Wes Anderson's 'The Life Aquatic With Steve Zissou'

Suited up in Neoprene and a knitted red cap, Bill Murray has teamed up again with indie filmmaker Wes Anderson, this time playing the Jacques Cousteau-inspired character Steve Zissou, a renowned oceanographer and documentary filmmaker whose sails have been clipped by age and loss.

"This is a movie I've been thinking about for 14 years," said Anderson, who joined with writer Noah Baumbach for his fourth and most technically ambitious film yet, "The Life Aquatic With Steve Zissou." Baumbach and Anderson used an Italian restaurant in Soho as a rent-free office to work on the screenplay. A photo of Florence and the restaurant menu both proved inspiration for the film.

"It's a terrible title," he admitted, but Anderson seems as content as ever to cast aside commercial concerns and pursue his personal vision with hyper specificity.

"I've always been fascinated by this strange and amazing character who creates a kind of eccentric family at sea," Anderson said.

A high-seas adventure aboard a limping minesweeper -- with confectionery animated sea creatures, a bare-breasted mermaid of a script girl and a chase scene with Filipino pirates -- seems a bit adrenaline-charged for a Wes Anderson film. But for all its explosive machismo, "The Life Aquatic" is built around a familiar Anderson theme -- an arrogant blowhard nudged into the role of reluctant father figure.

Anderson said he and Baumbach essentially wrote the role for Bill Murray. With Murray in mind, Baumbach said, "We knew we could push the character very far. He's so innately sympathetic as an actor."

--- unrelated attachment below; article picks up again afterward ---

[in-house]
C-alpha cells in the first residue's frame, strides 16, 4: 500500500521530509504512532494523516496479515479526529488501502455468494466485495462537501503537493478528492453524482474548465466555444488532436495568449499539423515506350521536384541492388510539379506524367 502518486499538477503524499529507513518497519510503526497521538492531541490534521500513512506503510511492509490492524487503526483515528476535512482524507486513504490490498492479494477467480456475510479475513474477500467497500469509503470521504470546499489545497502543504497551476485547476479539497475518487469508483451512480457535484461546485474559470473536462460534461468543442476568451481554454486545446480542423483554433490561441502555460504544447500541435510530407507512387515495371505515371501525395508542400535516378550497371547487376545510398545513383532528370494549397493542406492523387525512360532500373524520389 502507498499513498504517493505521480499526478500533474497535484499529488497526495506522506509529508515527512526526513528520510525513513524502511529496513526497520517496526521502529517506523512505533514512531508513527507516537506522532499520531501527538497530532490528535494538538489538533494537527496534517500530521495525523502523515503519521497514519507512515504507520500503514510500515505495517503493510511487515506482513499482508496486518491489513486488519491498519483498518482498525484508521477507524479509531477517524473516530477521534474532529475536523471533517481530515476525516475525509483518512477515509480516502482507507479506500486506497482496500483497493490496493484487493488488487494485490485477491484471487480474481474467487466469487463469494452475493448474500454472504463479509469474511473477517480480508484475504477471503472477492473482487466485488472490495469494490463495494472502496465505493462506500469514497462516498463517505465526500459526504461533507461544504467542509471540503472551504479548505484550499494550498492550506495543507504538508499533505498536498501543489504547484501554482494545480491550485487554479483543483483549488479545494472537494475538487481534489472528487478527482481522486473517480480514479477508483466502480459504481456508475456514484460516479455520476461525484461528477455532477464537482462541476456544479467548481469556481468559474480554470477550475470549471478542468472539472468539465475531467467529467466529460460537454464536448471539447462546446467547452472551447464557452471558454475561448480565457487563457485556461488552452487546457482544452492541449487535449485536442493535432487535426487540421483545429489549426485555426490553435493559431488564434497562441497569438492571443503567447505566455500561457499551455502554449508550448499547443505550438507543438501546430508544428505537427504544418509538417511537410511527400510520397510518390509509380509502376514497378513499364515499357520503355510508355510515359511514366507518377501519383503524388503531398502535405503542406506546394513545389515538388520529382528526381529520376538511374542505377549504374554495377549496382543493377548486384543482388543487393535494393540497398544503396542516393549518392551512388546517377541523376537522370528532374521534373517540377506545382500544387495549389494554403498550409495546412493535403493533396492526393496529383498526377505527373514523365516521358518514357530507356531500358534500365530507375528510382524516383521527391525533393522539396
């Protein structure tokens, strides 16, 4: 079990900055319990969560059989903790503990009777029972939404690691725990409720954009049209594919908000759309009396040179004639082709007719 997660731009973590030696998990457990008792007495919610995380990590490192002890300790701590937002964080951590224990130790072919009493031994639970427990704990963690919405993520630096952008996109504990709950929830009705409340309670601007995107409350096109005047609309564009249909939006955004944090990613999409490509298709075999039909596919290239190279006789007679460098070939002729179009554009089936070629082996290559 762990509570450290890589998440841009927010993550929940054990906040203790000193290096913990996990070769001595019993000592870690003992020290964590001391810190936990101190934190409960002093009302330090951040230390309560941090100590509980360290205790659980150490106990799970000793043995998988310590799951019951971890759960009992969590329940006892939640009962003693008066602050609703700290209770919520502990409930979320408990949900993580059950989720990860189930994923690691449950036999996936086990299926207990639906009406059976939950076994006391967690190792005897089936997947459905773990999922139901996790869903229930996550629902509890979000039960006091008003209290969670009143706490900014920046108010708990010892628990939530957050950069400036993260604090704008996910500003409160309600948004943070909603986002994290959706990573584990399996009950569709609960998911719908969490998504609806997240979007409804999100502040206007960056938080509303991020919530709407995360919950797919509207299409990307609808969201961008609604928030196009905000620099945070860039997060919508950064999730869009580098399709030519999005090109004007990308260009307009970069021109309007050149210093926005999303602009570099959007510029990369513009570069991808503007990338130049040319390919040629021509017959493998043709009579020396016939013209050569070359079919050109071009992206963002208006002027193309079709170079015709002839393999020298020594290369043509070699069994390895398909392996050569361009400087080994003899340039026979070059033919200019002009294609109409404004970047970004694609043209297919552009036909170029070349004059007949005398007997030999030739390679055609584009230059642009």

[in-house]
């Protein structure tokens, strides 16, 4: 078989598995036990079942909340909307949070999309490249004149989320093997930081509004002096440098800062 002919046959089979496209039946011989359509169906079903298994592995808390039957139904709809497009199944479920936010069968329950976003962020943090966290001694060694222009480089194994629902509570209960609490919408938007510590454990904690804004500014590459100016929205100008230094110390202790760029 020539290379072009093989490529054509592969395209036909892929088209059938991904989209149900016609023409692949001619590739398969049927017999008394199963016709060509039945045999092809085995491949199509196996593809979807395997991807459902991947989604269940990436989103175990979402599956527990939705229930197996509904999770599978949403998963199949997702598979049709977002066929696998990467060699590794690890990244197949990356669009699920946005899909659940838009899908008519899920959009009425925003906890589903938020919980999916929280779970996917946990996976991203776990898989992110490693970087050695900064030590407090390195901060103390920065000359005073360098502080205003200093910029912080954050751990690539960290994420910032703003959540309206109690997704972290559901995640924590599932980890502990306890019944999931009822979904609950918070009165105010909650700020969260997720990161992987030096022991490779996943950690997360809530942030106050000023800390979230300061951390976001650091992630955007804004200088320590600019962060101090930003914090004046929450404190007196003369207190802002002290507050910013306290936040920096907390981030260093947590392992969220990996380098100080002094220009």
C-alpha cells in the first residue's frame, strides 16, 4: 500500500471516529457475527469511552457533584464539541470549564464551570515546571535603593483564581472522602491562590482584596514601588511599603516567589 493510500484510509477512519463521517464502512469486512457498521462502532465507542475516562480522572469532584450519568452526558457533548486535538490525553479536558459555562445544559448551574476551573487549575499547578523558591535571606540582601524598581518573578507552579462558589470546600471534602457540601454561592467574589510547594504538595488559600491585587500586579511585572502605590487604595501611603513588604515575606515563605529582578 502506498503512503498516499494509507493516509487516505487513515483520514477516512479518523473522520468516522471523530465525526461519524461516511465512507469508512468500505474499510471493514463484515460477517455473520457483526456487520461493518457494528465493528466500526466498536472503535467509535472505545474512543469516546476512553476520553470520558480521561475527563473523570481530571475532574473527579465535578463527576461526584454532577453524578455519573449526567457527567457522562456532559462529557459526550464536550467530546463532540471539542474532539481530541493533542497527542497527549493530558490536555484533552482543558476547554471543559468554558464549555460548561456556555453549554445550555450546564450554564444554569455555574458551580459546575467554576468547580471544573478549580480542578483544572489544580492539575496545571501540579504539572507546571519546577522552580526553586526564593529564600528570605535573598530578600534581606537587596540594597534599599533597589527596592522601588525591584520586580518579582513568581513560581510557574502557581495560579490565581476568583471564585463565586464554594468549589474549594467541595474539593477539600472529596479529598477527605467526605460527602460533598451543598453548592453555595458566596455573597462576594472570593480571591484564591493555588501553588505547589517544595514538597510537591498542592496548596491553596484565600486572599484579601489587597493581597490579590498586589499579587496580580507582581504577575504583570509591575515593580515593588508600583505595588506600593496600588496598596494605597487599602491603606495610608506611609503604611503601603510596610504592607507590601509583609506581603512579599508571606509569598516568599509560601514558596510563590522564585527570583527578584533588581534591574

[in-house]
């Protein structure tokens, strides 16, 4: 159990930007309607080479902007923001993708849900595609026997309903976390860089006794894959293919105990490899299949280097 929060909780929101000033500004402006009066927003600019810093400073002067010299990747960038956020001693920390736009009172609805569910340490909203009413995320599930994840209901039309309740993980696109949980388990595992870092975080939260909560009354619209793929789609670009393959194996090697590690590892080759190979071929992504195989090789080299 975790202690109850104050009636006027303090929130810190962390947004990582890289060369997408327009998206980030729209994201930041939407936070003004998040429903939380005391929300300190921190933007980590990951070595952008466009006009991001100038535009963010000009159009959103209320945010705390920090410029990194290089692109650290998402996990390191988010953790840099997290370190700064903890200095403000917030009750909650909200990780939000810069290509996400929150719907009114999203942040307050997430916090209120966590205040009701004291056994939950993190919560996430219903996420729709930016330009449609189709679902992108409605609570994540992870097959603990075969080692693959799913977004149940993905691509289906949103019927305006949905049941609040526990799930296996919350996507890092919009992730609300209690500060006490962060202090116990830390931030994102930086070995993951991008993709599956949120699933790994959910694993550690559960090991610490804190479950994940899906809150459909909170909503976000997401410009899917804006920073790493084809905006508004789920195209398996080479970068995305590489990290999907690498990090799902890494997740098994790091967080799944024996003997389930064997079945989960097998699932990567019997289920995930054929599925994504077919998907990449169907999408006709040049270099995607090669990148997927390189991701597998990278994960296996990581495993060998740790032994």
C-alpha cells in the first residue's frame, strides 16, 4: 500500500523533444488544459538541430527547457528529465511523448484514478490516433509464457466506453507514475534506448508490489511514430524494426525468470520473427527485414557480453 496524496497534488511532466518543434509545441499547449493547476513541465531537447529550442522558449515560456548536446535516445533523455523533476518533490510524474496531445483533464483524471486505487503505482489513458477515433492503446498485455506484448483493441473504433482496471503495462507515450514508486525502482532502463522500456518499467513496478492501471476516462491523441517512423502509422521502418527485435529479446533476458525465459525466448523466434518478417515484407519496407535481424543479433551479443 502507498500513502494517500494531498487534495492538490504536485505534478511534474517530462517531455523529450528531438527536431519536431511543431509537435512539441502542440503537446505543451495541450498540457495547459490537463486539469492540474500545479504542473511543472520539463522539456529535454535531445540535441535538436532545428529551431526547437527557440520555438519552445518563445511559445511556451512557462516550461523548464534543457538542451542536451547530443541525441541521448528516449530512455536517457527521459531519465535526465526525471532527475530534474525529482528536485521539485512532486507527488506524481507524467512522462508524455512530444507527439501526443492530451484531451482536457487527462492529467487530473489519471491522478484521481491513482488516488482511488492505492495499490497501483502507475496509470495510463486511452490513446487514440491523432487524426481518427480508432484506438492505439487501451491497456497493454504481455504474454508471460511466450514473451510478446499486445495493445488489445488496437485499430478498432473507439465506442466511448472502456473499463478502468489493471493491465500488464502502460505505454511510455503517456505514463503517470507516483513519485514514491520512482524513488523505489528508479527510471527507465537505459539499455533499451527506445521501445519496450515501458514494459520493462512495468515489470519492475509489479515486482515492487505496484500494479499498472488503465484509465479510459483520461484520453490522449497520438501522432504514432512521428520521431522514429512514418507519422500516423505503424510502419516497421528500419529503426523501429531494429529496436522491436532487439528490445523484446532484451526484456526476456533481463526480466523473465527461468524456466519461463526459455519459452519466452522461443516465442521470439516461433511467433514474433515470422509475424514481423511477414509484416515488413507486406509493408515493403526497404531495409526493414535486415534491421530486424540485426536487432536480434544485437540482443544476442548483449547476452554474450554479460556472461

With his fortunes sagging and colleagues questioning whether he'll regain his former stature, Zissou sets out to pursue a mysterious deep-sea behemoth that devoured his friend and crewmate, Esteban de Plantier, on their last ocean voyage.

Before embarking on his Ahab-like quest, Zissou is confronted by a young admirer, Ned Plimpton (Owen Wilson), a genteel Kentuckian who may or may not be his son.

The push and pull of the father-son dynamic gets an extra shot of Freudian tension with the entry of a potential love interest, radiant -- and pregnant -- journalist Jane Winslett-Richardson (Cate Blanchett).

Plimpton gets snared in some comical sibling-type rivalry with crew member Klaus Daimler (Willem Dafoe), who envies the attention Zissou showers on Plimpton. Dafoe, dressed in powder-blue shorts throughout the film, said he enjoyed "exposing the myth of German efficiency" with his weepy, sensitive Klaus.

Murray: It Was Torturous

Filming "The Life Aquatic" wasn't exactly a comfortable experience for Murray. Shooting on location in Italy and off the Amalfi Coast, the crew weathered some rough seas.

"It was dangerous," Murray, wearing a black Blues Brothers T-shirt and looking a bit rough around the edges, told reporters in New York earlier this week. "It was cold -- bone cold."

While others in the crew were able to enjoy some shore leave, Murray, who appears in nearly every scene, was at sea for most of the filming. "It was a torturous experience to be away from my family. I was so lonely. I imagine that's what being in prison must be like."

Murray may have been playing up the hardship a bit for dramatic effect. He described the film as brilliant. And Murray, who won critical raves for his work in "Lost in Translation," said, "I think I've done a type of acting I've never done before."

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